into a green, silk gown, dotted with embroidered moon-flowers.
The silver half-moon in her throat glowed white-hot and the
servant gasped, backing away slightly from her.
"Have you met my wife?" Remy said pleasantly, "Sabrina.
She's probably better known as the Great Sorceress though."
To her secret delight, Remy had taken the opportunity to
call upon the gleaming, red-gold Aegis Armour. Now more flame
than man, the scar on his cheek - the Celestial Cicatrix -
burned, rivalling the brilliance of his eyes. The fop dropped
to his knees, grovelling in a manner that would have delighted
"Milady, Milord, I ... I had no idea ... Can you...?"
"Stand," her voice was cool, but not unfriendly,
"Why are you here?"
"I have ... I have an invitation from the King,"
he proferred an invitation with a shaking hand, averting his
eyes, "He ... There is a conclave at Court and ... he
thinks you should ... attend."
"Why?" he sounded suspicious, taking the thin card
from him and wrinkling his nose as he read the script. The
amount of gold coating the edges was ridiculous, Sabrina thought,
it would feed their village for a year.
"It ... to discuss matters of government ... Milord,
you are responsible for this land and must give an account
to the King."
This ridiculous fop truly expected them to believe a scheme
as transparent as this one? It was evidently an attempt to
lure him to court where the King's guards could take him into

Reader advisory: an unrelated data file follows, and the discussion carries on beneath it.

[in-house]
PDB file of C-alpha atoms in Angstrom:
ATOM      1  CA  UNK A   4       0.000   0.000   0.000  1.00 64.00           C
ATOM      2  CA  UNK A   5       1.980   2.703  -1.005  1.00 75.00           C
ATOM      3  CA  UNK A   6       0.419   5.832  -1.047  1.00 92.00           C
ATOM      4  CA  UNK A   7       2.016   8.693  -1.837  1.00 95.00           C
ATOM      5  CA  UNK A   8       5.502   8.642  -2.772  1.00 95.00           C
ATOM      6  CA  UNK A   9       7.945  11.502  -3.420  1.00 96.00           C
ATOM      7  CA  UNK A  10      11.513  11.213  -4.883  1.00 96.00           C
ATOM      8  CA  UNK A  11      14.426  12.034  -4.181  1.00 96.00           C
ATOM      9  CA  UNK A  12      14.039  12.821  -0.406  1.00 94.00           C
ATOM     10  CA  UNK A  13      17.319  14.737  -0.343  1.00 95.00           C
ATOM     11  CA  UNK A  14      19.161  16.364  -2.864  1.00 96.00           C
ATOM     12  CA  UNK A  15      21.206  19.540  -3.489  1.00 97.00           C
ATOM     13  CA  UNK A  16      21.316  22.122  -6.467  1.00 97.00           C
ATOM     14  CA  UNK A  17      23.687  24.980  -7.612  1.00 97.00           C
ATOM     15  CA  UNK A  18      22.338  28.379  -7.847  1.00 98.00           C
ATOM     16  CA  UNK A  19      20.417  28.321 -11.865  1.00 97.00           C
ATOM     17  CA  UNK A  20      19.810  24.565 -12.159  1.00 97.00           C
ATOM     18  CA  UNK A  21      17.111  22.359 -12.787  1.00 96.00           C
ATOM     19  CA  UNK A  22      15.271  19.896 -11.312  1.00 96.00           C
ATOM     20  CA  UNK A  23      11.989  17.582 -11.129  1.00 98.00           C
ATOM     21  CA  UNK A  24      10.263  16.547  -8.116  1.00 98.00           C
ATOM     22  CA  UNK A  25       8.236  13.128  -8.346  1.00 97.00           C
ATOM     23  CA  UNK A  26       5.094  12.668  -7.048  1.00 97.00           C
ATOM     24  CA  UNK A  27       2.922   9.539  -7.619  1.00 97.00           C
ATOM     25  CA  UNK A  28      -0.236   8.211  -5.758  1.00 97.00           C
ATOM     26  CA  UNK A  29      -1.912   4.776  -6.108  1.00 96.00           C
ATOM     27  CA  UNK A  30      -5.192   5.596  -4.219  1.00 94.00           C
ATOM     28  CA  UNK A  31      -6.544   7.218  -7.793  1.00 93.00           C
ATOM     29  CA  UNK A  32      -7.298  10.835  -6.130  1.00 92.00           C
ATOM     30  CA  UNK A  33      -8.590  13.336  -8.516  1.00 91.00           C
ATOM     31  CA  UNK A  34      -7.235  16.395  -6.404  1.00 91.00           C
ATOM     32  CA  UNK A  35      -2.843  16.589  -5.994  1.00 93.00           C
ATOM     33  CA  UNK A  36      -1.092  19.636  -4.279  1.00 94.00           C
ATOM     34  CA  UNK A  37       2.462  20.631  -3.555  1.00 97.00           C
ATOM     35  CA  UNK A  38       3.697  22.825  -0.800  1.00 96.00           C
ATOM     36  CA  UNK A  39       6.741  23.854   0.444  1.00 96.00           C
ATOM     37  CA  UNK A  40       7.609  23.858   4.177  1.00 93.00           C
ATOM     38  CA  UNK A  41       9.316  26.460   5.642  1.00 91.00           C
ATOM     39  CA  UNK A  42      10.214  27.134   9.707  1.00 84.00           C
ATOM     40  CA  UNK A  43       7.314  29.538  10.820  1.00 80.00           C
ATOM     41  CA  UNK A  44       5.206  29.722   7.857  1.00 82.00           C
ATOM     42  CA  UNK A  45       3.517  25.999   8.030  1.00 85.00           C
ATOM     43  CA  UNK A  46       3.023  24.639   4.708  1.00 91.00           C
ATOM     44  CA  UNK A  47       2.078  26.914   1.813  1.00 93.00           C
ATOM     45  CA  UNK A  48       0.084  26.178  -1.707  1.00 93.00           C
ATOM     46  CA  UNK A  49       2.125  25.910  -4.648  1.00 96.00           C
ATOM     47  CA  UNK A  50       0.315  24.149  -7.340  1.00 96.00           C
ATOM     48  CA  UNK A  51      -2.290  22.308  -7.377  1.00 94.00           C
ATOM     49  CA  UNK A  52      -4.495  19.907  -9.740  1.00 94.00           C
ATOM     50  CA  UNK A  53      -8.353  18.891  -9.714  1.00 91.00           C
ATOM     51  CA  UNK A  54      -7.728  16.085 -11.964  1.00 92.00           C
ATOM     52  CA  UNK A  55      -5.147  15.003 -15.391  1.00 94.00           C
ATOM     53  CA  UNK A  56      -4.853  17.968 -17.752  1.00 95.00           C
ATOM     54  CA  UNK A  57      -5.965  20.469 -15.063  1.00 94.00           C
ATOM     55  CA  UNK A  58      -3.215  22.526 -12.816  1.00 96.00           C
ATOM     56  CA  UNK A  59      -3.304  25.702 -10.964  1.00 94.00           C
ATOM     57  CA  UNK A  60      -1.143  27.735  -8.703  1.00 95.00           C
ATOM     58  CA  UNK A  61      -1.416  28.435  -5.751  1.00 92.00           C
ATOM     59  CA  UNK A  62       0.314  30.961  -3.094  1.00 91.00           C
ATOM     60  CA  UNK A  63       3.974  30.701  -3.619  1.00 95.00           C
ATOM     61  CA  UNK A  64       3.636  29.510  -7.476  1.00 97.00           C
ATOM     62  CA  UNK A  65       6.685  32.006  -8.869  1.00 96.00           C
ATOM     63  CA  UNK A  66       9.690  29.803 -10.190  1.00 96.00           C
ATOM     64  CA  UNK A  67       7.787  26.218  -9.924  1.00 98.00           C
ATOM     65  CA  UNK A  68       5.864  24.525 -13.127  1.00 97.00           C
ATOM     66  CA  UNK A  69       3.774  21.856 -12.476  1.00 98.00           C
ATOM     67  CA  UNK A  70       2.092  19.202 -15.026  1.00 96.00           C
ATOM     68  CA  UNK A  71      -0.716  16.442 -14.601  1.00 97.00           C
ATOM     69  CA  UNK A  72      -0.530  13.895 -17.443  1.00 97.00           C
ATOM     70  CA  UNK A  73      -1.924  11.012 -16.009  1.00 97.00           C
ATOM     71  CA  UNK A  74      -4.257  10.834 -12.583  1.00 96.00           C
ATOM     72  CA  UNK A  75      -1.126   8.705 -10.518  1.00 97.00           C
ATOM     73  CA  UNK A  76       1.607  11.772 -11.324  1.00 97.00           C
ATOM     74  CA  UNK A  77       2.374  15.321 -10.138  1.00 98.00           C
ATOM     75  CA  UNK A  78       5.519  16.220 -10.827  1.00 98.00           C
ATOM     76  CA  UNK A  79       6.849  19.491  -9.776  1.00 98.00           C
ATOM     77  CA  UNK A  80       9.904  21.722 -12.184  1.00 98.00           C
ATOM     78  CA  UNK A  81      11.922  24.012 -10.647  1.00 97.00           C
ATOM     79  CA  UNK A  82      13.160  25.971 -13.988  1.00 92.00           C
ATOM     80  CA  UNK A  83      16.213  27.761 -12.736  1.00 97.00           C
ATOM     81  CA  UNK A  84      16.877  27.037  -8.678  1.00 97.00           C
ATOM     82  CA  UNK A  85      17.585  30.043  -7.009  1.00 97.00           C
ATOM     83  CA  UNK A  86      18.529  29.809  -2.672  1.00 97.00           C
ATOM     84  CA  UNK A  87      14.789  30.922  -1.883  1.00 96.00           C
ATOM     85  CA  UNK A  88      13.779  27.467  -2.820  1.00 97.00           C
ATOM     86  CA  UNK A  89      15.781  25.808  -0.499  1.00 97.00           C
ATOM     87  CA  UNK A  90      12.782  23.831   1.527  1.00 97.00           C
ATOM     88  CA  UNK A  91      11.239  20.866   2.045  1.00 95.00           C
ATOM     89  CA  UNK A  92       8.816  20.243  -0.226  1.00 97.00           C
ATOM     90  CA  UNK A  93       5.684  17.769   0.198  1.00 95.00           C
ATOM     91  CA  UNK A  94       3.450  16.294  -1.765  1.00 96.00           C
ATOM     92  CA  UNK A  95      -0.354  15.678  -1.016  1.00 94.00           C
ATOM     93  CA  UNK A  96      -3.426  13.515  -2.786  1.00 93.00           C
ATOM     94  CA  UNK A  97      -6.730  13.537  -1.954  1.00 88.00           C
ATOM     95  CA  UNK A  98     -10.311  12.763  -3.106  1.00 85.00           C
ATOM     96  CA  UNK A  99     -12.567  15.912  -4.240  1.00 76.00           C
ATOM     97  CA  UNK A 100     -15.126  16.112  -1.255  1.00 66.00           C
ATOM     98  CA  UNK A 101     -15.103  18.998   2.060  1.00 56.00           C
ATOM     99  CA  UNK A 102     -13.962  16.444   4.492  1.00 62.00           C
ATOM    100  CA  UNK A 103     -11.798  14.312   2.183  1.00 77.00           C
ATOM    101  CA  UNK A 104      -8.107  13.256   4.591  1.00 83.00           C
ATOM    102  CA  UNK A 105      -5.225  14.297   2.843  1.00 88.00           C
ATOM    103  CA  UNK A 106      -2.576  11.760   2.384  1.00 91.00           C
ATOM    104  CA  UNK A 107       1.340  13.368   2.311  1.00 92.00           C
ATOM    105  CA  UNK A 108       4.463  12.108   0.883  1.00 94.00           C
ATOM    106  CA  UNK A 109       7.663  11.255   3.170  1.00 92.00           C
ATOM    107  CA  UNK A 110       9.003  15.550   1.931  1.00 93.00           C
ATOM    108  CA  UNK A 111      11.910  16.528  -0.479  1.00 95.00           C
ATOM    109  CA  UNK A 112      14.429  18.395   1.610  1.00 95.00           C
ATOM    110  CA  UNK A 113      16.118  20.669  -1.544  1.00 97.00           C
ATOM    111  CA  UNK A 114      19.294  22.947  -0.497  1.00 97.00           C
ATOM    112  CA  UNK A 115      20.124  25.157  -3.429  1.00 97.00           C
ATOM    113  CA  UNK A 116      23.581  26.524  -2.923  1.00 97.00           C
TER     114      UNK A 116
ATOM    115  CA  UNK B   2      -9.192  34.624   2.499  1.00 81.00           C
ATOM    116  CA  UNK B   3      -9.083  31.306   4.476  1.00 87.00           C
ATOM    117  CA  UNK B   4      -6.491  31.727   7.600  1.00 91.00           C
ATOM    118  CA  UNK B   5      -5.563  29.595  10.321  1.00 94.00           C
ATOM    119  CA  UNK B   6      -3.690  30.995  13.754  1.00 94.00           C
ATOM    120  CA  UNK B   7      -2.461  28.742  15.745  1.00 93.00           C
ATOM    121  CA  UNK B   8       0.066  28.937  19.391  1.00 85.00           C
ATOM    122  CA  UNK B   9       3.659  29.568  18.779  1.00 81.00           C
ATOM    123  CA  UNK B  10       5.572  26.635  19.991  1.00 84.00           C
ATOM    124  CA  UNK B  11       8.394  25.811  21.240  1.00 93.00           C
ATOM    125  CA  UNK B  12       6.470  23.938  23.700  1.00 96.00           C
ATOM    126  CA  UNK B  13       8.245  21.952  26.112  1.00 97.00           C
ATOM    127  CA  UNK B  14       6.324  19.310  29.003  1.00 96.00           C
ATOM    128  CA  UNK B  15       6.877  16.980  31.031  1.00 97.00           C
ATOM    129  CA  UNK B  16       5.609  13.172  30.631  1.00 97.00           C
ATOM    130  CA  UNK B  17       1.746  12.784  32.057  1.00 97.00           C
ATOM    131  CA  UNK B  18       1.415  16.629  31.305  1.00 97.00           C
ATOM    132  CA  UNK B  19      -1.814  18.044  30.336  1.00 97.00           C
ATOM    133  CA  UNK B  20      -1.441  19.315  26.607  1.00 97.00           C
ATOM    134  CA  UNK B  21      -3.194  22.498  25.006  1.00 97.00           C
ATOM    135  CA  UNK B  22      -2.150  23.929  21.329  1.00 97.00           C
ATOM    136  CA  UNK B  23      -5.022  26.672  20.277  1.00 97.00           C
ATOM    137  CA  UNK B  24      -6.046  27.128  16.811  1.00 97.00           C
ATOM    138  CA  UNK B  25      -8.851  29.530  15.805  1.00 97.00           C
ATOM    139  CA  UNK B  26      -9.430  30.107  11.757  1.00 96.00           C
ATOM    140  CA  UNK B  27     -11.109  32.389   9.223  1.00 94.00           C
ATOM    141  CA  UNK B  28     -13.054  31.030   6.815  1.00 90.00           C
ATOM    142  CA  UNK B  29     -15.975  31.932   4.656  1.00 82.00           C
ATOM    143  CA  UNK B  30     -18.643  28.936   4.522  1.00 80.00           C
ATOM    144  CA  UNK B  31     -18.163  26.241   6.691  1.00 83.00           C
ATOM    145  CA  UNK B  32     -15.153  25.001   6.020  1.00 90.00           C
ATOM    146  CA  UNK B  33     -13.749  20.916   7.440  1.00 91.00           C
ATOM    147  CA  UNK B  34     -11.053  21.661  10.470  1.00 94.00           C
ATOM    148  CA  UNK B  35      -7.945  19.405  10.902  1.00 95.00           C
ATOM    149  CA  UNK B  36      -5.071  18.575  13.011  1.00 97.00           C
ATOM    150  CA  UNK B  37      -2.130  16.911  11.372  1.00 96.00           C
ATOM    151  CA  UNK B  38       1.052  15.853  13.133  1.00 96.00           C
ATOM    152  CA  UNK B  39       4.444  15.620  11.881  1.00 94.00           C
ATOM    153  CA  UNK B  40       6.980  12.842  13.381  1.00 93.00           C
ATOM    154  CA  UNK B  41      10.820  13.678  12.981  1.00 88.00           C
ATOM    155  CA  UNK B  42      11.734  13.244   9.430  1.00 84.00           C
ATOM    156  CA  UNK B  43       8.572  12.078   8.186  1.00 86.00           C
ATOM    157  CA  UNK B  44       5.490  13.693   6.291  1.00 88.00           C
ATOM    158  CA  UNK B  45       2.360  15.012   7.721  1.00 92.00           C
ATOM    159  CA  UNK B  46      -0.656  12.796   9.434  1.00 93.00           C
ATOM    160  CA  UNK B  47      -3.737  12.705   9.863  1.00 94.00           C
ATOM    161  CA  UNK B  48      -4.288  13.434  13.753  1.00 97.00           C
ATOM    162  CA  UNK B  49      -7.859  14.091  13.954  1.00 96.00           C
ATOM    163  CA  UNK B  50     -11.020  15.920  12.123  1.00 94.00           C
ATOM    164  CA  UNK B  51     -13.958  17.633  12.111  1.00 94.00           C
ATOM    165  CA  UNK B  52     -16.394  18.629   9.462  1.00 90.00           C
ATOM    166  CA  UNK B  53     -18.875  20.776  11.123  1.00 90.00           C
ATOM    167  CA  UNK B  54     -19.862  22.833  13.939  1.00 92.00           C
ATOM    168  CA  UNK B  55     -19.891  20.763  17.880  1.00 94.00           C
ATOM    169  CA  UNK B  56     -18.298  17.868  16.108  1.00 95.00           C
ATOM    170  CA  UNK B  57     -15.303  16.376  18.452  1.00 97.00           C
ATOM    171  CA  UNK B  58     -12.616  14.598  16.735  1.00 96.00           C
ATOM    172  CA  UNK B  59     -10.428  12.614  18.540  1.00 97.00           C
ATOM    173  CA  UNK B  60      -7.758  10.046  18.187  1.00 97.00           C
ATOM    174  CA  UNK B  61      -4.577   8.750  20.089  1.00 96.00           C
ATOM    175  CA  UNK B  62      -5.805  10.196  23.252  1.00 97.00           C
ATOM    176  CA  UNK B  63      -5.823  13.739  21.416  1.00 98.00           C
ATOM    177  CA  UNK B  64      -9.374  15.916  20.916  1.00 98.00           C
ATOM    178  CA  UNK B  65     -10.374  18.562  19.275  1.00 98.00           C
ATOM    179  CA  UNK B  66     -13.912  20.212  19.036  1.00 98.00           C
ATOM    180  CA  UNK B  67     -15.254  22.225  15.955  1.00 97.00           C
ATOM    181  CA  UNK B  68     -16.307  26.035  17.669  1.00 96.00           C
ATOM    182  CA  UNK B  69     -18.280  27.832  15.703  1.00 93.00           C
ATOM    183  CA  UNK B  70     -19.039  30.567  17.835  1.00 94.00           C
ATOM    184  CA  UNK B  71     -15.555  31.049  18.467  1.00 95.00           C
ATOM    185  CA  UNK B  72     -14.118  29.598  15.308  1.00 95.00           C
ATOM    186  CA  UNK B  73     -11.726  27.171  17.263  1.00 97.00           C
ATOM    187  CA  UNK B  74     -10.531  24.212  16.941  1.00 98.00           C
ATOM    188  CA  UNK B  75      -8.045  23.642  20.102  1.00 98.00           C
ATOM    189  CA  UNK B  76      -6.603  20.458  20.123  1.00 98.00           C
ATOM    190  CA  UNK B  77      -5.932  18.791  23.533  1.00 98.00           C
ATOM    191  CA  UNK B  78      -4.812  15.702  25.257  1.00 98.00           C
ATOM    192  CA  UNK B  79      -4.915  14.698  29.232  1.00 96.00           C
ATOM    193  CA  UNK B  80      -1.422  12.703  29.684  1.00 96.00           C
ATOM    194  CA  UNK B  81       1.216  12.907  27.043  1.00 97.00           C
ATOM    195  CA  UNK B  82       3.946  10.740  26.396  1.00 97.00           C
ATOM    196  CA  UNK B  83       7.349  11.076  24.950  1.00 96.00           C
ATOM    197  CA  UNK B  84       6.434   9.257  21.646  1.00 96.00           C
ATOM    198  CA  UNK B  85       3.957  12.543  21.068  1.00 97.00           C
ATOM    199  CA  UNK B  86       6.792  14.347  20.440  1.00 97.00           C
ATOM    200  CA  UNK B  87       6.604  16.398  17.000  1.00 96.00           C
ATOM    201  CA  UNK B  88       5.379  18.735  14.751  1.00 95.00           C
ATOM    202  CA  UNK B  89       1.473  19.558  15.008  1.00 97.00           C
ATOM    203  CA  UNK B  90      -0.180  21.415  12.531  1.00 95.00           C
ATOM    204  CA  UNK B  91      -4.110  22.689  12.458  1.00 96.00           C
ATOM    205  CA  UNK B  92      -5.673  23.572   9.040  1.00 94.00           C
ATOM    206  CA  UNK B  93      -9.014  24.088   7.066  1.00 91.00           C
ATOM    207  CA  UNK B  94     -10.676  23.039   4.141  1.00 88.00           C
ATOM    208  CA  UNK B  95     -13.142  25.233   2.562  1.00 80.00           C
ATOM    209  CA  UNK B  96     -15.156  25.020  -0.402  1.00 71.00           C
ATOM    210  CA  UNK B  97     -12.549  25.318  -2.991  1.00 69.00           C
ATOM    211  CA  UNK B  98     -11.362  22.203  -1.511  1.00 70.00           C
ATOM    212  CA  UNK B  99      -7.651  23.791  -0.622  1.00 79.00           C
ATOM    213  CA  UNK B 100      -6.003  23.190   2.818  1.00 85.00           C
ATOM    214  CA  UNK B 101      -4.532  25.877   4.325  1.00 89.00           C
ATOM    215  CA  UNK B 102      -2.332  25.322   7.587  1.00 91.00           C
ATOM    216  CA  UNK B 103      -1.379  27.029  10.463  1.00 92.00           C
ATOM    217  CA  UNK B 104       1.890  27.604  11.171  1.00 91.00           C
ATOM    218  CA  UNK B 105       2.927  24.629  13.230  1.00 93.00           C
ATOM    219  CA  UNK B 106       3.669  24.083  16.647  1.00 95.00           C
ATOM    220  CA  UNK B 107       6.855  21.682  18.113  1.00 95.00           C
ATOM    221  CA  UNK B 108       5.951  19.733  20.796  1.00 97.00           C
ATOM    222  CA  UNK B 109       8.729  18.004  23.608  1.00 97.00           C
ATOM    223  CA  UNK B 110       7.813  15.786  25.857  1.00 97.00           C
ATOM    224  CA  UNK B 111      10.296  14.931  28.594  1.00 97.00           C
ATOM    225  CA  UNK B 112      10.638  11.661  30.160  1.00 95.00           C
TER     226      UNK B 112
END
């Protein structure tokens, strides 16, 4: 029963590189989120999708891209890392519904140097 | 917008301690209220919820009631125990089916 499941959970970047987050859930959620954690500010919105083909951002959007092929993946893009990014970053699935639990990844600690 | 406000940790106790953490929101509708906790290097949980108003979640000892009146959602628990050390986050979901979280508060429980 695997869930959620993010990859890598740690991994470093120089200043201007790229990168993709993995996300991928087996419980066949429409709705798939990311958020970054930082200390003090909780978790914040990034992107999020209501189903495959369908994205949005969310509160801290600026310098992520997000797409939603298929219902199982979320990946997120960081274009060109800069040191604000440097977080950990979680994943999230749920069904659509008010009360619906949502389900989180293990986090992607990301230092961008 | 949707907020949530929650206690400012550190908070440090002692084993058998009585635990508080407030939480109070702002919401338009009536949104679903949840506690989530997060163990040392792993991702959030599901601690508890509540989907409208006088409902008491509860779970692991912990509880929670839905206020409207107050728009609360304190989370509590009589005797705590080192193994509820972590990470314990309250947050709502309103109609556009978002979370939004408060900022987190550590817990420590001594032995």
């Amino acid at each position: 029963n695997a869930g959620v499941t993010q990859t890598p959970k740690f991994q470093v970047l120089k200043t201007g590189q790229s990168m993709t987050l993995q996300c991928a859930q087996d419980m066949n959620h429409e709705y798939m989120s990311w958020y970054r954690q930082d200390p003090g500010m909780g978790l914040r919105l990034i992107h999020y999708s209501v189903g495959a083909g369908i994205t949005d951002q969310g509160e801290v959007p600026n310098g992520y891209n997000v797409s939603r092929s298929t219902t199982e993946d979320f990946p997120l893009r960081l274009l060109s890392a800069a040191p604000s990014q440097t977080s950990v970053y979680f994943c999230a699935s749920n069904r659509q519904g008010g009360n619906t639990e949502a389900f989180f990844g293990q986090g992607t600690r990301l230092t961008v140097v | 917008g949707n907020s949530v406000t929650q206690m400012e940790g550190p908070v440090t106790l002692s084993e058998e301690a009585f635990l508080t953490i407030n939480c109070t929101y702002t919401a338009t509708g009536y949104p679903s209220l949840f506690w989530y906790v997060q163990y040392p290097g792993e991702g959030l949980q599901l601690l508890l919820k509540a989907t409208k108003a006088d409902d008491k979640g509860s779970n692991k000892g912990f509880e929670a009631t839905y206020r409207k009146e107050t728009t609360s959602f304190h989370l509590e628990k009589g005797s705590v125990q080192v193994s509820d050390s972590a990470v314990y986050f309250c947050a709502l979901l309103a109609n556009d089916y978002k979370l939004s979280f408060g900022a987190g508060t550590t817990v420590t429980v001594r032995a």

custody and finish the job that the Mage's guards had botched.
She snapped, "Your King tried to kill my husband. How
are we to know this isn't another plot?"
"Sabrina," Remy put a soothing hand around her
wrist, "Tell the King that the Lord and Lady leBeau will
be honoured to attend his meeting and that we hope that this
will be the beginning of further amities between our two families."
The coxcomb smiled in relief, then dipped into a bow that
should have dislocated his back. All but genuflecting as he
walked, he made his way back up to the Keep. Sabrina waited
until he left, regarding her husband with a decidely dangerous
expression on her lovely face.
"Rem, have you gone quite insane?" she exploded,
rounding on him, "The King won't be able to act directly
with the other nobles there, but he will have every assassin
and bounty-hunter in the kingdom on your tail."
"For my father's sake," he replied grimly, hand
resting on the hilt of the Spirit Sword, "I'm counting
Continued in Chapter